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Dr. Benishek: “Keeping Taxes Low Will Grow the Economy”
WASHINGTON, DC: Dr. Dan Benishek (MI-01) today expressed his support of an extension of the current federal tax rates through next year to provide certainty to Northern Michigan’s job creators.
“Keeping taxes low for our job-providers will help Northern Michigan’s economy. I have visited business owners all over the First District and they are telling me that higher taxes will hurt their companies. We need to provide some economic certainty for our job creators as soon as possible,” said Dr. Benishek, a doctor in Iron Mountain for 28 years.
Unless action is taken by the President and Congress, the tax rates put in place in 2001 and 2003 will expire on January 1, 2013. The result will be a tax increase of $165 billion on the American people. According to the Congressional Research Service (CRS), a Northern Michigan family of four earning $30,000 per year will see their taxes increase by $2,310 if Congress does not act to extend the current tax rates.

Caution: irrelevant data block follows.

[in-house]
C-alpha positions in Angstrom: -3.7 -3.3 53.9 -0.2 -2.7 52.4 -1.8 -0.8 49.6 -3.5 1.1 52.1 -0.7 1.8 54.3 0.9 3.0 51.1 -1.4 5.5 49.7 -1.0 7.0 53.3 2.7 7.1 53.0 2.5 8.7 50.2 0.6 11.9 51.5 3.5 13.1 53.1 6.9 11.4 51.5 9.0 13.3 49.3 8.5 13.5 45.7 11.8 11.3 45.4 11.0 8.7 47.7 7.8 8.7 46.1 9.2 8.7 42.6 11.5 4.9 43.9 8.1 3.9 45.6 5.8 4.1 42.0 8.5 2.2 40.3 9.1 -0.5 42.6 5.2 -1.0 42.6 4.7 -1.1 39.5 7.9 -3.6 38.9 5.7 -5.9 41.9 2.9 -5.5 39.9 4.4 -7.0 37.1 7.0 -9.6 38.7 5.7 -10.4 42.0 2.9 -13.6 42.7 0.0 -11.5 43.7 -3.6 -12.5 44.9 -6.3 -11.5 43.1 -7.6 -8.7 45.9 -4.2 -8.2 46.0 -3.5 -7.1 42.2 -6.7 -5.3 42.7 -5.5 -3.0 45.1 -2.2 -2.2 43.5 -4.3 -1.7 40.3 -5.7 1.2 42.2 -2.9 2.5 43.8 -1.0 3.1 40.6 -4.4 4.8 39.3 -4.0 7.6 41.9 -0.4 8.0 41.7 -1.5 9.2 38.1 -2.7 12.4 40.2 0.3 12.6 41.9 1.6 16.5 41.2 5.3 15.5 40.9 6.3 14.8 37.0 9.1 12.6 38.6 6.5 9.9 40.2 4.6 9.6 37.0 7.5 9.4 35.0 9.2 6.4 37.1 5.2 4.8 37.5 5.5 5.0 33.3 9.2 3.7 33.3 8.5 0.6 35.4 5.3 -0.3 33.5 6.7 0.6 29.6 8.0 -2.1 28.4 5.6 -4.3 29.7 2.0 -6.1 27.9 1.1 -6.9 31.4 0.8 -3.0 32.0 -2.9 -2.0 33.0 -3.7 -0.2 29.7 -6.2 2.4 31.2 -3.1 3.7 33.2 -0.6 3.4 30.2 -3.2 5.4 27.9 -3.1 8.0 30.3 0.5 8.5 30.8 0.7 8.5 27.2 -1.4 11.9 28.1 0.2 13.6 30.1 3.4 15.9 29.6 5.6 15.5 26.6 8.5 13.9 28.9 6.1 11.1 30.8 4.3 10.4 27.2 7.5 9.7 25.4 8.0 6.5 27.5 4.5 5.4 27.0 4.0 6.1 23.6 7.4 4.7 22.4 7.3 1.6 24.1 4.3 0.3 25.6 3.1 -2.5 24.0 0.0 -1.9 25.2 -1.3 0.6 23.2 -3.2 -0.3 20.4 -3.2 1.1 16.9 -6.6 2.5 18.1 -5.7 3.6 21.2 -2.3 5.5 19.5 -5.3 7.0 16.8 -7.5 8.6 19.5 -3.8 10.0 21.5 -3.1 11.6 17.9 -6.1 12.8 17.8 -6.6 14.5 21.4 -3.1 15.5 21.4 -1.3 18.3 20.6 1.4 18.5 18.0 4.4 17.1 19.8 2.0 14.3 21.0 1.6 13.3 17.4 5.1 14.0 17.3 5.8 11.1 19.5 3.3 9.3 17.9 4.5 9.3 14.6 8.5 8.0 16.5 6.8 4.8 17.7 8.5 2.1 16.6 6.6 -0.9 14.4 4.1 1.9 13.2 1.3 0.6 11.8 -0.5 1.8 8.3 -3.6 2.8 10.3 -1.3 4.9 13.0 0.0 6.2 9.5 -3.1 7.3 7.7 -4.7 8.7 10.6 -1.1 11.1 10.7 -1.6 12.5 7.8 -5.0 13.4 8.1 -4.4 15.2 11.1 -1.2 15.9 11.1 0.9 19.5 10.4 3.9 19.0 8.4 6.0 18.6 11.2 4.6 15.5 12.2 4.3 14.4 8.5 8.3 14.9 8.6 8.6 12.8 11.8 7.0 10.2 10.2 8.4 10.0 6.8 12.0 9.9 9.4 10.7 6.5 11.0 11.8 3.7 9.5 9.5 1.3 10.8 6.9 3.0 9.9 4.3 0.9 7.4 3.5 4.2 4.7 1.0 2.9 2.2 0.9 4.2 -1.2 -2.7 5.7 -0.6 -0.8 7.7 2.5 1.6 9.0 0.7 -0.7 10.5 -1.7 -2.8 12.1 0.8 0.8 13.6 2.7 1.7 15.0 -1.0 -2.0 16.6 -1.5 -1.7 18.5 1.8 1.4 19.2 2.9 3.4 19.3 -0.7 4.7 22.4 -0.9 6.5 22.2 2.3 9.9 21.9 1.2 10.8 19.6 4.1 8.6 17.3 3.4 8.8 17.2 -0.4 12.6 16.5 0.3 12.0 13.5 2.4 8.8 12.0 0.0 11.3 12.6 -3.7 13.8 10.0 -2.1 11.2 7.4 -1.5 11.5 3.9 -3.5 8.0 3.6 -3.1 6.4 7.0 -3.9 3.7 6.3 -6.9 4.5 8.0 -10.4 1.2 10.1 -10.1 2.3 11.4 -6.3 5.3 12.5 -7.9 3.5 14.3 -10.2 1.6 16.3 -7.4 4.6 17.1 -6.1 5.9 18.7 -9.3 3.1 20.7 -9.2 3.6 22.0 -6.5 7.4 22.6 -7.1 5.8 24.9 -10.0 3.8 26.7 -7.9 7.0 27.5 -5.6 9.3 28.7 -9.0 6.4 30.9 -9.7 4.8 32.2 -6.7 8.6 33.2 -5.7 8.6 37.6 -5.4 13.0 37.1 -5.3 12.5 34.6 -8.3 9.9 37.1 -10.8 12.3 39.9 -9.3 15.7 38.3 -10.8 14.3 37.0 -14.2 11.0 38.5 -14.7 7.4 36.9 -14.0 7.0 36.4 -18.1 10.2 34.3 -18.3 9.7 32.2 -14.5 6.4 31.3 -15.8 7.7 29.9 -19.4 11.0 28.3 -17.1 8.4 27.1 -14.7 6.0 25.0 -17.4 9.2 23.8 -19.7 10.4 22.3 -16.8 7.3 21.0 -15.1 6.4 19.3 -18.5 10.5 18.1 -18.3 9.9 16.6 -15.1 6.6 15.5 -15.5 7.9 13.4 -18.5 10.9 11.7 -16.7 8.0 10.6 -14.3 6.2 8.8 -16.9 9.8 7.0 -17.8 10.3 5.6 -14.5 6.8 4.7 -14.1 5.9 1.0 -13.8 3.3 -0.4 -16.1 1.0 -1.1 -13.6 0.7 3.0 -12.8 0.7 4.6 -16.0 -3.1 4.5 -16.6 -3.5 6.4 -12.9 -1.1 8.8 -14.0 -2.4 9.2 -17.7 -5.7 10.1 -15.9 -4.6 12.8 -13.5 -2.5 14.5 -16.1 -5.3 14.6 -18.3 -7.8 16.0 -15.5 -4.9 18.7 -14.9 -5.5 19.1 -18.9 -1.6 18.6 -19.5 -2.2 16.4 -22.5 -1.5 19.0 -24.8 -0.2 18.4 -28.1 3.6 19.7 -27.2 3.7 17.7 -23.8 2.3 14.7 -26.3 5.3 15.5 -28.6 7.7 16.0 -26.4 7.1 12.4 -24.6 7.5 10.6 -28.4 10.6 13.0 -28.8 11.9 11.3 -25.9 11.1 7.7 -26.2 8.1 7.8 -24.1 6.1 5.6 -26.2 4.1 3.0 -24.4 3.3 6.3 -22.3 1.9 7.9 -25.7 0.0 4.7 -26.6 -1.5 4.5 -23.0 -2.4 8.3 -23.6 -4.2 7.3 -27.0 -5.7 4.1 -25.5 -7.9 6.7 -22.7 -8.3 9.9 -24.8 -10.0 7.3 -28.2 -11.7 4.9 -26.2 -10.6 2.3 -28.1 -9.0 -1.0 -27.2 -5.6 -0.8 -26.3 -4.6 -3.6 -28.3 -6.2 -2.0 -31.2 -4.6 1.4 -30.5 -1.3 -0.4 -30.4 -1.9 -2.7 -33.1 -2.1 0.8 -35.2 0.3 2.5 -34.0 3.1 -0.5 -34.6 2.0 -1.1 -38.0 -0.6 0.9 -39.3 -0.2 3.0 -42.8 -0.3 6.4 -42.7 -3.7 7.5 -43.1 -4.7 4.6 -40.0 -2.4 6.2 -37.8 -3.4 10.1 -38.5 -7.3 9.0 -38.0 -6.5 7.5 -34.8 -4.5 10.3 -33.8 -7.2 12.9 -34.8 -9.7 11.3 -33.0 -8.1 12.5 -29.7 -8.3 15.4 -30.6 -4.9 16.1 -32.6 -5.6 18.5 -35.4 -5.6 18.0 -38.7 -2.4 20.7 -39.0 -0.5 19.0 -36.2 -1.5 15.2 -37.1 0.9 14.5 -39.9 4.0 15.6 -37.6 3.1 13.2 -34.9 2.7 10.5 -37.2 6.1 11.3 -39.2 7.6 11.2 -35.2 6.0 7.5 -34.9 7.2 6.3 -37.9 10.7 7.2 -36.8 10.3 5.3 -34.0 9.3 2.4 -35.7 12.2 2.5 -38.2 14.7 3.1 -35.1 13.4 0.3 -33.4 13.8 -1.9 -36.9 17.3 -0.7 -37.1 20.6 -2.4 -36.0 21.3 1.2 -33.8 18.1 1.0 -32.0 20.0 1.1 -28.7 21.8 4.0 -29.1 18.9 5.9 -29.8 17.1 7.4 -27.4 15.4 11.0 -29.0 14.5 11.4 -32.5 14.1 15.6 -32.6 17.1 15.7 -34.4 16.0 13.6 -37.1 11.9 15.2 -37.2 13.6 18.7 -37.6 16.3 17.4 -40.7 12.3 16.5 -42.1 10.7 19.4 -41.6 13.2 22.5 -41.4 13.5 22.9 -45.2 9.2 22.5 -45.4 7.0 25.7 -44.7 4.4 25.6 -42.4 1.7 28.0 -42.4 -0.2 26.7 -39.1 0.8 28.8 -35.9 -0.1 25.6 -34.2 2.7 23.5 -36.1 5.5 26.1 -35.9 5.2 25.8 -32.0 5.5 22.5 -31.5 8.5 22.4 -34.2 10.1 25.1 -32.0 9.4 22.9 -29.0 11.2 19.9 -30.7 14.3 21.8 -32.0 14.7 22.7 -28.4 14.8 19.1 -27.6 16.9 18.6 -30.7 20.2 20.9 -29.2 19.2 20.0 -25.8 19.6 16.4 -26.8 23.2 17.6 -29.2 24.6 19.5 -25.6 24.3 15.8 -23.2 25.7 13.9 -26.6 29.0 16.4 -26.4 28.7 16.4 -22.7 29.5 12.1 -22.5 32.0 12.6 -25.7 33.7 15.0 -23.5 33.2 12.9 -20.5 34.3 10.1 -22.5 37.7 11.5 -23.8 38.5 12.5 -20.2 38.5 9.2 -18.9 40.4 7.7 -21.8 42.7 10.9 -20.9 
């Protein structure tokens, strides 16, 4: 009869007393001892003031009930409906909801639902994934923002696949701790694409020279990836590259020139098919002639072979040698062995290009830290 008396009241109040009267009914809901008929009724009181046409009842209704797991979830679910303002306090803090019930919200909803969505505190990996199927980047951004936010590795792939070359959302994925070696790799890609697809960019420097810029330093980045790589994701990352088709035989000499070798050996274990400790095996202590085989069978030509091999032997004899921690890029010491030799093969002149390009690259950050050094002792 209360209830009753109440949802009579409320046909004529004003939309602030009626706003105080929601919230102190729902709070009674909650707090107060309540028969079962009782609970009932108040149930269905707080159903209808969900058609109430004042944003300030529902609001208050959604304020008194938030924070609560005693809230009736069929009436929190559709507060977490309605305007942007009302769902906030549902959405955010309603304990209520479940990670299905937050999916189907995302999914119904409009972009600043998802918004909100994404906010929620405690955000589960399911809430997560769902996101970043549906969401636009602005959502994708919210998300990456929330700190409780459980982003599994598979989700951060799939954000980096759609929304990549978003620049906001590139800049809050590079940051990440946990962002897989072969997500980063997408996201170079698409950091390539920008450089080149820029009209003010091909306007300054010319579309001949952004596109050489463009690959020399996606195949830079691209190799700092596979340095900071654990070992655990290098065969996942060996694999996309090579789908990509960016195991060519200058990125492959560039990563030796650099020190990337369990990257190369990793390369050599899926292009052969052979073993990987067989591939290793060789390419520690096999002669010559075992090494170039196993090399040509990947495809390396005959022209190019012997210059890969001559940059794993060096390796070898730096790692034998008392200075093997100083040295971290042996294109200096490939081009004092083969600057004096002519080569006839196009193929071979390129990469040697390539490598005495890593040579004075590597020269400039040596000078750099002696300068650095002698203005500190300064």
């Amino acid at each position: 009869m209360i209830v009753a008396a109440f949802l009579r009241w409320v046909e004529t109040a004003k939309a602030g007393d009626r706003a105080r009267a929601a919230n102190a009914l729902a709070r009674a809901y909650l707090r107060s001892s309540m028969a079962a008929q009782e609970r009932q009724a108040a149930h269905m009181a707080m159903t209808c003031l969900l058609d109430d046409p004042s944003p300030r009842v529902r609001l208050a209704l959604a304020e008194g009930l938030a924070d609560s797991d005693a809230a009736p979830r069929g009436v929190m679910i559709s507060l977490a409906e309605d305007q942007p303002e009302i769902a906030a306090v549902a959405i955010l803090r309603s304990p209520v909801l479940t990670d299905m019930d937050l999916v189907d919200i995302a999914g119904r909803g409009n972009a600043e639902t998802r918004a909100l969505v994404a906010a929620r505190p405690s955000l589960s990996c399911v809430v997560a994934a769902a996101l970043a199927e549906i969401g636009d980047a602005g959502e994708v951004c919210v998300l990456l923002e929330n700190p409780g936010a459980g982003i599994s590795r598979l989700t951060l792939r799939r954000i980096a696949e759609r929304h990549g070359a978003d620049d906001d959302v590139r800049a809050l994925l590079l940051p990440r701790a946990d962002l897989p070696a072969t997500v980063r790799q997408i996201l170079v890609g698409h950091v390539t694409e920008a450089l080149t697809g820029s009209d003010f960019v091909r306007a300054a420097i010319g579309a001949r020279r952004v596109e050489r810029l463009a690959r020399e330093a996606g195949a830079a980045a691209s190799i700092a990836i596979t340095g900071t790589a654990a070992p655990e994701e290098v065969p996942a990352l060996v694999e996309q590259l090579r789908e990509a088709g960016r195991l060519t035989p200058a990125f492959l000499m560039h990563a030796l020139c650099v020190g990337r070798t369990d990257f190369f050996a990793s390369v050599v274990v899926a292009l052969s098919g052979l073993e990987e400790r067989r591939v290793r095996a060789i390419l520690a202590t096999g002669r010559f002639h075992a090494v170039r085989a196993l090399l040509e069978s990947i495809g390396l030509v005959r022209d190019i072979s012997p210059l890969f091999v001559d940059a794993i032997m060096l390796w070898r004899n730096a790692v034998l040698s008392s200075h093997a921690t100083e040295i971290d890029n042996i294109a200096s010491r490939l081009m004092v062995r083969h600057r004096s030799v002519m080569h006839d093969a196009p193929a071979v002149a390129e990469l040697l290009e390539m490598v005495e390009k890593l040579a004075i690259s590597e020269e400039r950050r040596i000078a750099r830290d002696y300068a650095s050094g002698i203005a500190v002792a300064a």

“Recently, former President Bill Clinton announced his support for maintaining the current tax rates. He was right to point out that tax increases will crush our country’s economic growth. I am hopeful President Obama and my colleagues in Congress will vote with me to prevent the job-killing taxes increases that will come at the end of this year if we don’t act,” added Dr. Benishek.
A recent report from the non-partisan Congressional Budget Office (CBO) warned of economic consequences if the current tax rate is not extended. The report asserts that, “higher tax rates would discourage people from working and saving, further reducing output and income.”
“With the economy struggling, Northern Michigan families and business owners can’t afford a tax hike. As a doctor who ran a small business, I know this looming threat is fueling the flames of economic uncertainty. I believe Congress and the Administration must stop these impending tax increases now,” stated Dr. Benishek.
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 Congressional Research Service (CRS),www.crs.gov
 Congressional Budget Office (CBO), The Long-term Budget Outlook, http://cbo.gov/publication/43288